Dr. E. Donnall Thomas put newly founded Fred Hutchinson Cancer Center on the map in the 1970’s through his Nobel Prize-winning work developing bone marrow transplantation as a curative therapy for leukemia.
Last week, leading researchers from around the globe visited Seattle to honor the man and to discuss the future of transplantation, gene and cellular therapies at the inaugural Dr. E. Donnall Thomas Symposium.
Thomas, who passed away in 2012 at the age of 92, led research that has been transformative for generations. Among the participants celebrating his legacy was Dr. Rainer Storb, one of the original Fred Hutch scientists who worked with Thomas and still heads the Transplantation Biology Program; and graduate student David Granadier, whose poster about regeneration of the thymus gland — a source of disease-fighting T cells — was awarded top prize by conference organizers.
At the start of the symposium, Dr. Thomas J. Lynch, Jr., president and director of Fred Hutch and holder of the Raisbeck Endowed Chair, told the gathered experts that their field, which sprang from bone marrow transplantation science, has made it possible today to turn the human immune system on to fight specific cancers.
“It has made a huge difference in the lives of our patients,” he said.
The explosive growth of immunotherapy was highlighted in a keynote presentation by renowned University of Pennsylvania immunologist Dr. Carl June, who treated the first patients with CAR T-cell therapy — blood cells genetically engineered to attack leukemia — in 2010.
June traced his interest in the field to his own training at the Hutch in bone marrow transplantation under Dr. Thomas, beginning in 1983. Thomas and his team proved that immune cells transplanted from donors were preventing relapse of cancer in recipients through an effect known as “graft-vs.-leukemia.” From that insight, that the immune system could be harnessed to control cancer, came the idea of modifying a patient’s own immune cells with enhanced tumor-fighting capabilities.
June reflected on the years since those first CAR-T cell transplants, and how a pharmaceutical industry has blossomed around the development of these living drugs. Since his first two patients were treated a decade ago, more than 15,000 patients have undergone T-cell therapy using commercial drugs or products in development by academic medical centers.
June noted that researchers have gone beyond the modification of T cells and are now exploring the benefits of engineering other blood cells such as macrophages, fibroblasts and natural killer cells. He discussed studies showing that combinations of these different engineered blood cells might work better.
“I think we are going to see virtually every hematopoietic cell (immature forms of varied blood cells) be synthetically engineered,” he said.
June added that the field’s current challenge is to scale up manufacturing and rein in costs — by reducing the “vein-to-vein” time it takes between removing a patient’s cells, genetically altering them and returning them.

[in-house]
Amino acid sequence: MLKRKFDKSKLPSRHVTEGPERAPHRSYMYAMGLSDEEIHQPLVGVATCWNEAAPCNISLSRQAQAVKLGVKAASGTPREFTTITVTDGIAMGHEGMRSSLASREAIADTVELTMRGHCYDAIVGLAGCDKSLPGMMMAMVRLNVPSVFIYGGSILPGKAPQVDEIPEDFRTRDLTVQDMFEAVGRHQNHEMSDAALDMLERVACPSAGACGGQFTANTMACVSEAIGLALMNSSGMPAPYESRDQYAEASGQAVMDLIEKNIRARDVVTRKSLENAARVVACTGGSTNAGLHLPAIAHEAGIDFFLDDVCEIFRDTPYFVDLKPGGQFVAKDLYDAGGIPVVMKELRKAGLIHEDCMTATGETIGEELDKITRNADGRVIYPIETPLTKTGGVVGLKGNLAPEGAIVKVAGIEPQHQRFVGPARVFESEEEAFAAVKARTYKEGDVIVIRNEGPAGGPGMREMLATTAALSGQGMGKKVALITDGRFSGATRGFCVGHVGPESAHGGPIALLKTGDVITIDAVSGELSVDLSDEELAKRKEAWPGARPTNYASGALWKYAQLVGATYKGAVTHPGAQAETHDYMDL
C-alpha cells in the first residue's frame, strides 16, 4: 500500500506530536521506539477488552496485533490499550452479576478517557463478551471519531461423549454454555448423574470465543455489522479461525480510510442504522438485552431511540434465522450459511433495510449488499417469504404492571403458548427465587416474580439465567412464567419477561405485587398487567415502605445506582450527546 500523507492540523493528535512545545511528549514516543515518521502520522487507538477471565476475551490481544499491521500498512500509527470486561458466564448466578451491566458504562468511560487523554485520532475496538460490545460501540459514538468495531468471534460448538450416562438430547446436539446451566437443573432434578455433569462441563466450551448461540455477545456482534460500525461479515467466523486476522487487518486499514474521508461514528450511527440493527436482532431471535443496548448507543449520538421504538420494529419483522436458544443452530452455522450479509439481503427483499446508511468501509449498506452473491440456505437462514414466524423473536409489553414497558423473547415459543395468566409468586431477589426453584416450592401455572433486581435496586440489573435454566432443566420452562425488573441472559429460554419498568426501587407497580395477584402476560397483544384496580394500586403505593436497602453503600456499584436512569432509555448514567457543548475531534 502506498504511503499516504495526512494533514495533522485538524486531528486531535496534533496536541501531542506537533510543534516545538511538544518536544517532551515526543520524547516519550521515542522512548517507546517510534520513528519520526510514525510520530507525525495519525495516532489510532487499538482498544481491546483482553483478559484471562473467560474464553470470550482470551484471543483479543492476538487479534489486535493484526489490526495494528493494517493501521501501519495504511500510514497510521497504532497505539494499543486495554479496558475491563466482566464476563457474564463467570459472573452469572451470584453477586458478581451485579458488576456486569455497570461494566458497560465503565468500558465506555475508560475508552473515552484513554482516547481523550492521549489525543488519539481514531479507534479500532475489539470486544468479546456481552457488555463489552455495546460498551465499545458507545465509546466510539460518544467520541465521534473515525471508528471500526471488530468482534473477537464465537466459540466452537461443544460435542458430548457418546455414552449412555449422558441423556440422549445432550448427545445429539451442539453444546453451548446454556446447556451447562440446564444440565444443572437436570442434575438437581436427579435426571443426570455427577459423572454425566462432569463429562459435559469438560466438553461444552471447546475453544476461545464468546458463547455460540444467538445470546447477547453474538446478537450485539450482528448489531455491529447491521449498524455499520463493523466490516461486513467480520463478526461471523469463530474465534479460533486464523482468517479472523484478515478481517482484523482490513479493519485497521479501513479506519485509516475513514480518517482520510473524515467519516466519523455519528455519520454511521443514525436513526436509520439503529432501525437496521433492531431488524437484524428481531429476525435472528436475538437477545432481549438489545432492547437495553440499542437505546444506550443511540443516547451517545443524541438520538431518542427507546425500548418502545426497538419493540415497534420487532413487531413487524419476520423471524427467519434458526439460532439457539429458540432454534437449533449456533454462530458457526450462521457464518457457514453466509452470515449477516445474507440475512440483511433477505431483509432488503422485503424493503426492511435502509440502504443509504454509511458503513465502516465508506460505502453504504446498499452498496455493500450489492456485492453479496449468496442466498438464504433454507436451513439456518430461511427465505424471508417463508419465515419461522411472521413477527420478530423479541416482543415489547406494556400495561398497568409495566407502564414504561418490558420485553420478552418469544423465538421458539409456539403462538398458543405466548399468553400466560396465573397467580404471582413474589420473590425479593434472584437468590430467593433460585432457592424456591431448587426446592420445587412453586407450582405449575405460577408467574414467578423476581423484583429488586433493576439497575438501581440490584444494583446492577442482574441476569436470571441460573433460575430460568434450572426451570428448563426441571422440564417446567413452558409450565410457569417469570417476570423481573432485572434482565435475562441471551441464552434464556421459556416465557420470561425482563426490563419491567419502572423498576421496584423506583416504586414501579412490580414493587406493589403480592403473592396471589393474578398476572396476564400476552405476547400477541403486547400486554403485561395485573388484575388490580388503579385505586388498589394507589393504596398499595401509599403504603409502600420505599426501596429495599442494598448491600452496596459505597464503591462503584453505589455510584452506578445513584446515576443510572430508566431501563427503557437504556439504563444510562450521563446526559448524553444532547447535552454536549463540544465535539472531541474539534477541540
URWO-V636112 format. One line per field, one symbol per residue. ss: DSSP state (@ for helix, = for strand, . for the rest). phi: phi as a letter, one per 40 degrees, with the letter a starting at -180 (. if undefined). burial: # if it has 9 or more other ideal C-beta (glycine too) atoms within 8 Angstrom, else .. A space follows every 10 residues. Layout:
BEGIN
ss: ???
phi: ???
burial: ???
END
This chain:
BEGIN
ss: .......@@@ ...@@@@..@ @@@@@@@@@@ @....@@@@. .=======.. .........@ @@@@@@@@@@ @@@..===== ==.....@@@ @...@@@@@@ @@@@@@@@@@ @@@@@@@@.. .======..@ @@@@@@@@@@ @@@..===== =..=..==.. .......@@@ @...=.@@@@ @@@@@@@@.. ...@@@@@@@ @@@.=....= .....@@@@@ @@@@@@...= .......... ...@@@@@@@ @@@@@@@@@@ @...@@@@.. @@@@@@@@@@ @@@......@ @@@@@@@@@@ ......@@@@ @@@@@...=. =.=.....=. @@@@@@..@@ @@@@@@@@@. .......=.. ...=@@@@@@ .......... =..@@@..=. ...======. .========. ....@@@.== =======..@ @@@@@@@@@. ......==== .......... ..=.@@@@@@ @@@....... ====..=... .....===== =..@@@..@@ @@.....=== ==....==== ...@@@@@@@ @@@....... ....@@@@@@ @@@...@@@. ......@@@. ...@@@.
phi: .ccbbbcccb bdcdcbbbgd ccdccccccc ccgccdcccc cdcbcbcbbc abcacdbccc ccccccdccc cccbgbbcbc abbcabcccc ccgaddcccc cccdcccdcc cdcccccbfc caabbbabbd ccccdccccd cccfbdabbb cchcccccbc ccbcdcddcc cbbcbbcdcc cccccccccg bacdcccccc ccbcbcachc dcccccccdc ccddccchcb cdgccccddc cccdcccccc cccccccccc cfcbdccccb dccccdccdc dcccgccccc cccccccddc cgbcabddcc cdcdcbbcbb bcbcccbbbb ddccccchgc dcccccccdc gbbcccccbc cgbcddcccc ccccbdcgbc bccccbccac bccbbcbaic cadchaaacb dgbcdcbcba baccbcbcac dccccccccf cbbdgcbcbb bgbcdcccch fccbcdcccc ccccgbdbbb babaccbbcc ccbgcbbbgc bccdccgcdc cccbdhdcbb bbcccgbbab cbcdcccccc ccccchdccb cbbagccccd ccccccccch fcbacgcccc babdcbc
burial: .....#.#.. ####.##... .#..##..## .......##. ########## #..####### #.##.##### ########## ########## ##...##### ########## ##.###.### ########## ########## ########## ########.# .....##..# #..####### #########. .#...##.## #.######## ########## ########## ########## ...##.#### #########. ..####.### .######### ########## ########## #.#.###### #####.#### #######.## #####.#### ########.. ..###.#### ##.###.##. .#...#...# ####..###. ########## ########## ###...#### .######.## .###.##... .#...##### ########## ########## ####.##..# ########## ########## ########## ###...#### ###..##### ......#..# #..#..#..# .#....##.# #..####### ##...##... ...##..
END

Key to future success of immunotherapy is exploration of ways to tackle solid tumors, which embed themselves behind physical barriers and within a hostile biochemical microenvironment to fend off immune assaults.
The symposium was organized by the Hutch’s Immunotherapy Integrated Research Center, or IIRC, a cross-disciplinary organization designed to pool the talents of researchers who work at the lab bench with those who treat patients in clinical trials. While this is the first meeting of its kind, the IIRC plans to hold a Thomas symposium every two years on the Hutch campus.
Dr. Geoffrey Hill, scientific director for the IIRC and holder of the José Carreras/E. Donnall Thomas Endowed Chair for Cancer Research, said the cross-disciplinary immunotherapy team was created at a time when immunotherapy research was progressing well beyond blood cancers, tackling the difficult challenges of solid tumors.
“It has served an incredible role in bringing science together across the divisions,” he said. “We are way outside of liquid cancers in this field now.”
In more than a dozen technical presentations, invited speakers discussed their latest work in the field. It was a deep dive into experiments tackling old problems like graft-vs.-host disease — where immune cells from a donor attack as foreign the healthy tissues of a transplant recipient; and studies of newly appreciated issues such as how the microbiome — communities of bacteria in our gut — can affect responses to cancer therapies.
Dr. Alexander Marson, of the University of California at San Francisco, described how the new gene-editing technology known as CRISPR could be used to systematically catalog thousands of genetic switches within T cells. The precision of CRISPR gene-editing allowed his laboratory researchers to knock out these switches, known as transcription factors, and infer their function by seeing what happens to the T cells in their absence. Their method allowed them to build a library of 10,000 different switches.
Equipped with this library, their hope is to rev up precisely those T cells involved in immune defenses against cancer.
“We’re trying to understand the genetic circuitry of T cells well enough that we can actually rewrite these to improve T-cell therapy outcomes,” he said.